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Pupils shown how to use safety app

Meden School Hollie Guard

Female students in Warsop have been learning how to stay safe by using an app that enables their mobile phone to act as a body cam and panic button.

The pupils at Meden School learned about the free-to-download Hollie Guard app which helps to track users and can be discreetly activated to record evidence of real time events if a user feels threatened. 

Of 24 students who attended the presentation, 18 signed up for the app after the session.

The educational workshop was part of a £300,000 Safer Streets campaign in the Warsop area delivered in partnership with the Office of the Police and Crime Commissioner, Mansfield District Council, Nottinghamshire Police and other support agencies in the area, which is focusing on making women and girls feel safer. 

The campaign is also funding a year's free access to Hollie Guard Extra, an enhanced paid-for version of the free app. The Extra version gives users 24/7 access to a professional police-approved monitoring team who can send help if required.    

Of 200 free subscriptions available to residents in the Warsop area, nearly half have been claimed. The rest are available on a first-come, first-served basis by emailing

Nottinghamshire Police and Crime Commissioner Caroline Henry said: “Through Safer Streets we have delivered a range of projects to make women and girls feel safer in Warsop, including Safe Spaces in shops and new CCTV cameras in public spaces.

“We are always looking for innovative ways to do more to make people feel even safer. By making young people aware of the Hollie Guard app and offering free subscriptions we are trying to do everything we can to support local people – whilst showing perpetrators that there is zero tolerance for violence against women and girls in Warsop.”

Portfolio Holder for Wellbeing, Health, and Safer Communities, Councillor Angie Jackson, said: "We hope this gives people, and particularly women and girls who feel vulnerable or at risk in Warsop, more confidence to get out and about with peace of mind that help is at their fingertips.

"All the Safer Streets measures, we hope, will lead to an improved quality of life for everyone in Warsop." 
The Warsop Safer Street campaign is part of a wider £3m scheme funded by the government via the Office of the Police and Crime Commissioner for Nottinghamshire for projects across the city and county.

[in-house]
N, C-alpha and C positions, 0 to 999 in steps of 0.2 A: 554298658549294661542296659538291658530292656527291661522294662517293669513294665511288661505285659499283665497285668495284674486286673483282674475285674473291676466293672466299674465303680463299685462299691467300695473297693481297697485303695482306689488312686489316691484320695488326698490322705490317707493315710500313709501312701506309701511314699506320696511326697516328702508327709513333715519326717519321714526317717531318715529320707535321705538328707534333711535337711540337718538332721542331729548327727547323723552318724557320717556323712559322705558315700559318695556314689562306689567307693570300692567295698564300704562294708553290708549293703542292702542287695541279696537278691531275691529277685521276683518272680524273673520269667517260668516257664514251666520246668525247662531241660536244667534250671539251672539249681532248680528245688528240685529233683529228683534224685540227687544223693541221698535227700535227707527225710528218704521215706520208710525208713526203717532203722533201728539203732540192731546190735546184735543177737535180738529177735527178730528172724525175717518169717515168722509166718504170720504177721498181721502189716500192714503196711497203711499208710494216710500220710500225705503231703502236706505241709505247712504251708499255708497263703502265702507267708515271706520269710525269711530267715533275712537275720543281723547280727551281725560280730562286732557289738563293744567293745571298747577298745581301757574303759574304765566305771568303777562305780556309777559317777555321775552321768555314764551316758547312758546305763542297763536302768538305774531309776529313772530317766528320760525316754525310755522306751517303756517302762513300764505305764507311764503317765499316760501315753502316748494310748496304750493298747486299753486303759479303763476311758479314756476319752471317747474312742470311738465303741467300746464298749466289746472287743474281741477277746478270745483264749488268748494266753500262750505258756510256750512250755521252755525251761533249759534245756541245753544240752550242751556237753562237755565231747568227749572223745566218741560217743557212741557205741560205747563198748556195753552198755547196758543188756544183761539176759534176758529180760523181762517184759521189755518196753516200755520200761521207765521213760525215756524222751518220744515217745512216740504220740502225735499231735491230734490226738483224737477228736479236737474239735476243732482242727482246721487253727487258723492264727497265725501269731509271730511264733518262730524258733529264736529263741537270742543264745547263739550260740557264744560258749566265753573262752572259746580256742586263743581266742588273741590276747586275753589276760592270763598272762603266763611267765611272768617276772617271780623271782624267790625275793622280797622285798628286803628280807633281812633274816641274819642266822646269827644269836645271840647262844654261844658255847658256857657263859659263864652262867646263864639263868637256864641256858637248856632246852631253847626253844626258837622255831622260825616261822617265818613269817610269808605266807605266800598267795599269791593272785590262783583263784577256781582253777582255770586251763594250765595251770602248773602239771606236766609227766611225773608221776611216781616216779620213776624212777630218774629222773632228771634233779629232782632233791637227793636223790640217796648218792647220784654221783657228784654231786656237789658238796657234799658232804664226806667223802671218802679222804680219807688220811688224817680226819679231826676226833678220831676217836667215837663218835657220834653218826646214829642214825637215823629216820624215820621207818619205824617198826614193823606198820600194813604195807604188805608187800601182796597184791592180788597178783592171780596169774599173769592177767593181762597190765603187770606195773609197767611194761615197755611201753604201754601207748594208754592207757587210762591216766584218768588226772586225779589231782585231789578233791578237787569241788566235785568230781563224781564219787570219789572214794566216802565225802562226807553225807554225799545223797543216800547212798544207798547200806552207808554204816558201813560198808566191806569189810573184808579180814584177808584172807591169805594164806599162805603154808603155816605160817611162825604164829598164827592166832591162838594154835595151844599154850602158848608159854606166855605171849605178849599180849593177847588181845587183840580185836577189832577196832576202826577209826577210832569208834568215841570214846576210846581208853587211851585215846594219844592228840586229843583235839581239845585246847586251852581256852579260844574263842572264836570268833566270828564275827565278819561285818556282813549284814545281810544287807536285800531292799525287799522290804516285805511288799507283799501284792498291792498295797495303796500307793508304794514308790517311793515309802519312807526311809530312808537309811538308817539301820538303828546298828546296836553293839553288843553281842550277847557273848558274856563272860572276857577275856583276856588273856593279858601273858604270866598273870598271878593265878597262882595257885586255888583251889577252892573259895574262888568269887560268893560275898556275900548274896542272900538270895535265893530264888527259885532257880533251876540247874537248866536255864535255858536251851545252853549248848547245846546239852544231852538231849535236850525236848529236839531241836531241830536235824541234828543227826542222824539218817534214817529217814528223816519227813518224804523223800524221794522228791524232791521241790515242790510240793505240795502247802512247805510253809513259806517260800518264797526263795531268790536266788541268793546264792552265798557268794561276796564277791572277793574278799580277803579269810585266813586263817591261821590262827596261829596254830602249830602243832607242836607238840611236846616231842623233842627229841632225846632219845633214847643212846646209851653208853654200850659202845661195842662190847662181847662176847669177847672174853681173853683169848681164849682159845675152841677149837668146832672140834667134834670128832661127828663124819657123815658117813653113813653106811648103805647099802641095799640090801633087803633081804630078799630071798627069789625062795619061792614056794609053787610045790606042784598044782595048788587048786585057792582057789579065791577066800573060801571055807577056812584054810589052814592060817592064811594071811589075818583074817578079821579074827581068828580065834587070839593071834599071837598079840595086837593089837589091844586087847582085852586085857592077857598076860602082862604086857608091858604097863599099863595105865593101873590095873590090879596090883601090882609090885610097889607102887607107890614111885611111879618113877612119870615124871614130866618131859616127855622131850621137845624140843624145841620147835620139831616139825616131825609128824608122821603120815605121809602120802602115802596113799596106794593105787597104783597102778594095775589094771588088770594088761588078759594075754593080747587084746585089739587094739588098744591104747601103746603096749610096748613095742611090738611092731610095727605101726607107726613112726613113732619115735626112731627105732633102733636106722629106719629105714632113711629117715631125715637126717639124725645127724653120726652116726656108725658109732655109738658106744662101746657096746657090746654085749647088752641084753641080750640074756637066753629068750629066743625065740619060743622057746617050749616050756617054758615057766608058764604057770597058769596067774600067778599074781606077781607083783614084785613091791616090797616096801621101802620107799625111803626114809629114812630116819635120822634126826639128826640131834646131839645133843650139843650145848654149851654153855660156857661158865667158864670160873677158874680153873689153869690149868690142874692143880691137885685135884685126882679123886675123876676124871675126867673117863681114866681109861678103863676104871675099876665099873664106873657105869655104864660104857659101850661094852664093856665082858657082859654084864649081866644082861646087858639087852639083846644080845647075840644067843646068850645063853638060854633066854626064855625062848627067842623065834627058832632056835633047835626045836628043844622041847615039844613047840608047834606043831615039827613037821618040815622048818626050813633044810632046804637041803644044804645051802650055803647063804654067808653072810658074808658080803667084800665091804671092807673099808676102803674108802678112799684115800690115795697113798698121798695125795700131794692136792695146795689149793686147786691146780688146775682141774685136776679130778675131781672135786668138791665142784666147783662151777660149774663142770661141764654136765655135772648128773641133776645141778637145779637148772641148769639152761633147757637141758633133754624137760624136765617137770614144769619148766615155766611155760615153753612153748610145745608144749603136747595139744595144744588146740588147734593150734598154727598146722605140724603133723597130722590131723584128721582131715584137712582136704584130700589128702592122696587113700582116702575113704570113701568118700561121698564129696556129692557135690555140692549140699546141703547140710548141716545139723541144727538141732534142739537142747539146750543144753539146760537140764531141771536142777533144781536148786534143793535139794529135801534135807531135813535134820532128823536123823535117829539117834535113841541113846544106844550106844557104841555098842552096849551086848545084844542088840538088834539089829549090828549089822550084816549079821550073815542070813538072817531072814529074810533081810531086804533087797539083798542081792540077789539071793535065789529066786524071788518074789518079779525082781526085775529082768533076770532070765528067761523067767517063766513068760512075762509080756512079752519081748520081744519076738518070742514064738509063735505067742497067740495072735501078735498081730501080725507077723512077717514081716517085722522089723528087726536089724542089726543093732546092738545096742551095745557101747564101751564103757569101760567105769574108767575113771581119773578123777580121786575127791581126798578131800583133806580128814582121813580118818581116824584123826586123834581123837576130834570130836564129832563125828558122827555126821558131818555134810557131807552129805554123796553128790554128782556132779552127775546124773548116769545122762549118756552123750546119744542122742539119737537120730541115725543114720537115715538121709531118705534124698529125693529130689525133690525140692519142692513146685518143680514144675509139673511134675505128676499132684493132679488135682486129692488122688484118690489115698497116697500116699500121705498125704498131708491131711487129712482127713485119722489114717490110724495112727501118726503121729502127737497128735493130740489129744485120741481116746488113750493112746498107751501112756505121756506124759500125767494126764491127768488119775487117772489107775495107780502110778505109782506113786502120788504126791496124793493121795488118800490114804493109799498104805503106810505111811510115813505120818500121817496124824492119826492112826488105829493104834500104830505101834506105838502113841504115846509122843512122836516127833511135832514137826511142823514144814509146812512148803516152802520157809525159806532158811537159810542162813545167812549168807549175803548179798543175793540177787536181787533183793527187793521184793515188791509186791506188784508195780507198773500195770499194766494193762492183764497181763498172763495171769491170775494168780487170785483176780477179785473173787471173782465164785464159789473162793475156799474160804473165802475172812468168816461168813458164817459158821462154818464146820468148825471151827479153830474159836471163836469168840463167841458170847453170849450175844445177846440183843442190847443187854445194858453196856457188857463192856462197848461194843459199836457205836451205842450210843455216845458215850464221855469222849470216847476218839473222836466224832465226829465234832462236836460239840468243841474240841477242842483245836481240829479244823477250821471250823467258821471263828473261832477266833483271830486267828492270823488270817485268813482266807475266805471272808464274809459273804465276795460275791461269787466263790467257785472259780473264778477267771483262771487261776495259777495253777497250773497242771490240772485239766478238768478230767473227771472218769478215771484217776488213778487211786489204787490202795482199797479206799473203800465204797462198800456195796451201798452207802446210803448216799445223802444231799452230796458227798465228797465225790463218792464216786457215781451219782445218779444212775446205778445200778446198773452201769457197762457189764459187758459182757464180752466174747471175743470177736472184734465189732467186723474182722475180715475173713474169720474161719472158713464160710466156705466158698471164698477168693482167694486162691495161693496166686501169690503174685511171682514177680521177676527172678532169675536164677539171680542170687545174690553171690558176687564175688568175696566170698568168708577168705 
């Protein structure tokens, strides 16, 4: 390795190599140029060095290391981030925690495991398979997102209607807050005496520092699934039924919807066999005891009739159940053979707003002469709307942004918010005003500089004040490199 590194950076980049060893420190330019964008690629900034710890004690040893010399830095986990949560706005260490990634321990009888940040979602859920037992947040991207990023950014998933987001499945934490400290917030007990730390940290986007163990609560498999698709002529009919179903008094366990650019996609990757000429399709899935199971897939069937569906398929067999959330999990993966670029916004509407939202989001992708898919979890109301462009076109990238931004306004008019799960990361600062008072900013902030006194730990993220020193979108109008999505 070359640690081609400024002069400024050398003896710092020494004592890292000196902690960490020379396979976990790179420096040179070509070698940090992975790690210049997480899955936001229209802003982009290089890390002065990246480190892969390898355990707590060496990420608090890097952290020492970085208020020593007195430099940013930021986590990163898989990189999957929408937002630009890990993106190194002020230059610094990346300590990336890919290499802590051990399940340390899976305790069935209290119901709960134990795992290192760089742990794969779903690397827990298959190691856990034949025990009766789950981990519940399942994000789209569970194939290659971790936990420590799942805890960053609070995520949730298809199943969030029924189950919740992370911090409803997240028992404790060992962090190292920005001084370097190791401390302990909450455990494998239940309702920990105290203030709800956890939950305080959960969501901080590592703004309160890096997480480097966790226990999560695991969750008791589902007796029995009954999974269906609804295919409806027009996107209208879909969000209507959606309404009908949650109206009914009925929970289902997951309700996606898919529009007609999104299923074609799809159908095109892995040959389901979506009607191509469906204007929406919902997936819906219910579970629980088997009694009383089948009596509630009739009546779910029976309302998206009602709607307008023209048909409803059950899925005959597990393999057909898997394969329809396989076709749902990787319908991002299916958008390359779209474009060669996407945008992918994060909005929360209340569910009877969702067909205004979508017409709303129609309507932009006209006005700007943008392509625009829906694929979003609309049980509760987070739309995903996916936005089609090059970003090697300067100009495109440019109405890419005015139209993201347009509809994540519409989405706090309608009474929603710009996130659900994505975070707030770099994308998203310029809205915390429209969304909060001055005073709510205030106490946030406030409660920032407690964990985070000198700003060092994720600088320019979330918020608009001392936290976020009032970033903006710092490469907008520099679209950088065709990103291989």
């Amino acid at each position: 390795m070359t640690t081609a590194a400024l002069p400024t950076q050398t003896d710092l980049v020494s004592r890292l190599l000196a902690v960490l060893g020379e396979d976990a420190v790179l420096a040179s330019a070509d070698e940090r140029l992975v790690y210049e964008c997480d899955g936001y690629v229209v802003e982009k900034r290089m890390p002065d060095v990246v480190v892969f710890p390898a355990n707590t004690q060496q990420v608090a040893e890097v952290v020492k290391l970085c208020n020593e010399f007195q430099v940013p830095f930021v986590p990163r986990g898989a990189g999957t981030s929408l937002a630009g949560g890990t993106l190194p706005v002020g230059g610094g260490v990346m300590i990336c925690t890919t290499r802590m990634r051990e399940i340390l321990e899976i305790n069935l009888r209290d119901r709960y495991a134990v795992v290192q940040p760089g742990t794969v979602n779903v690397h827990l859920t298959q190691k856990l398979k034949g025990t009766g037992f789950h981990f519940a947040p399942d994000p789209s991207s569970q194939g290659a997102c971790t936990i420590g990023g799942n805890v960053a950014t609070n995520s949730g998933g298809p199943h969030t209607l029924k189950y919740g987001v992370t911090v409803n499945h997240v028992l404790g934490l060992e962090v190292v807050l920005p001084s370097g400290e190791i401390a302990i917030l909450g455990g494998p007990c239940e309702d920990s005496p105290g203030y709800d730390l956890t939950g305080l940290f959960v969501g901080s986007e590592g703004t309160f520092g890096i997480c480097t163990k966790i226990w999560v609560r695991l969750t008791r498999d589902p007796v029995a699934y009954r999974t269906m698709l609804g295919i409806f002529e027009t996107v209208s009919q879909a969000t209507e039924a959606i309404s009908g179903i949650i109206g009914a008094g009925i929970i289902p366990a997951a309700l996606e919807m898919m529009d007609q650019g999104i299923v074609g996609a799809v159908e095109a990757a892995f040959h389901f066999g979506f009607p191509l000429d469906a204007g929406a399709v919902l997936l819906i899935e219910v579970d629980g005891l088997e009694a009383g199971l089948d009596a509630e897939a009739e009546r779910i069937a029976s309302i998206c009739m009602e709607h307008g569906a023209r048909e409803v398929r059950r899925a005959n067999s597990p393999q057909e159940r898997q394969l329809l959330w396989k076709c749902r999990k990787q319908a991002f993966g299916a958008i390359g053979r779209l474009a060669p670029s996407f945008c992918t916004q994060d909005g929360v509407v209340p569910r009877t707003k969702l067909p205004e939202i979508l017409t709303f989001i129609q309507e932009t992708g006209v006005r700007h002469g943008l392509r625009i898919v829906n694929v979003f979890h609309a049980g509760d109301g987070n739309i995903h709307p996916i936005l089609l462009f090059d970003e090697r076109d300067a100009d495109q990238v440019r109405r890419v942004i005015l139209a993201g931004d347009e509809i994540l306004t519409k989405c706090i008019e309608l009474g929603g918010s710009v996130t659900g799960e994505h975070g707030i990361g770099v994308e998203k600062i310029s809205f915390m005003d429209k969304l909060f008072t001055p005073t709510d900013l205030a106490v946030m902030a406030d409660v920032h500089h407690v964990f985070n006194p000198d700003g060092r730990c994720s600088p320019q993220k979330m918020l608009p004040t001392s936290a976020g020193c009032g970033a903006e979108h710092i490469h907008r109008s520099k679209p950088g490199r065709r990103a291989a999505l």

As well as the Hollie Guard app, the students at Meden School also learned about other improvements being made in Warsop to make it safer, including:

- New CCTV cameras which are being installed in Carr Lane Park, Clumber Street, Sherwood Street, Coral Crescent, The Carrs.

- Improved street lighting planned at the The Carrs, Sherwood Street and Clumber Street. 

- Youth engagement activities and outreach sessions being run with youth engagement organisation Switch Up at Carr Lane Park and other locations.

- One-to-one mentoring sessions being held with secondary school pupils

- Healthy relationship lessons being run in schools.

- Businesses in Warsop offering a Safe Space for anyone who feels worried, at risk or in danger. So far Jins Chinese, The Plough Inn, Greetings, Cedars veterinary practice, Warsop Library and Vibrant Warsop are offering Safe Spaces. More will be added in the coming year.

About the Hollie Guard app

Anyone can download the basic Hollie Guard app free from the App Store or Google Play. The app acts as a discreet panic button that can be activated in stealth mode by shaking it or tapping it without indicating to those around that a user is on their phone.

It tracks the users' precise location in real-time so that if they activate an alert, the app pinpoints a location and sends details to a user's chosen emergency contacts.

It also activates the phone’s camera and microphone to capture evidence. A user's emergency contacts can access these recordings in real time. The recordings are not stored on the user's phone but on cloud-based secure servers for future use as evidence.

The app also has a timer function that enables users facing a potentially dangerous meeting or situation to set a specific countdown. If a user marks themselves as safe, the countdown is deactivated. If it is not de-activated, an alert will automatically be sent once the countdown reaches its limit.

Another feature of the app is being able to log a journey. Users set a start and end point. The app then monitors a user's journey and alerts their nominated contacts, and once they mark they have safely arrived, it triggers an alert.

The Extra paid-for version of the app also sends any panic button alerts to a control centre staffed 24/7 by a professional police-approved monitoring team, who will respond if app users are in danger or if a user's emergency contacts are unable to respond. All app users can choose when to share their location and have control over their data.

The Hollie Gazzard Trust developed the app to protect both women and men from possible danger. The Trust was set up by the parents and sister of Hollie Gazzard, who was murdered by an ex-partner in 2014 at her place of work in Gloucester.

Posted on Wednesday 12th July 2023
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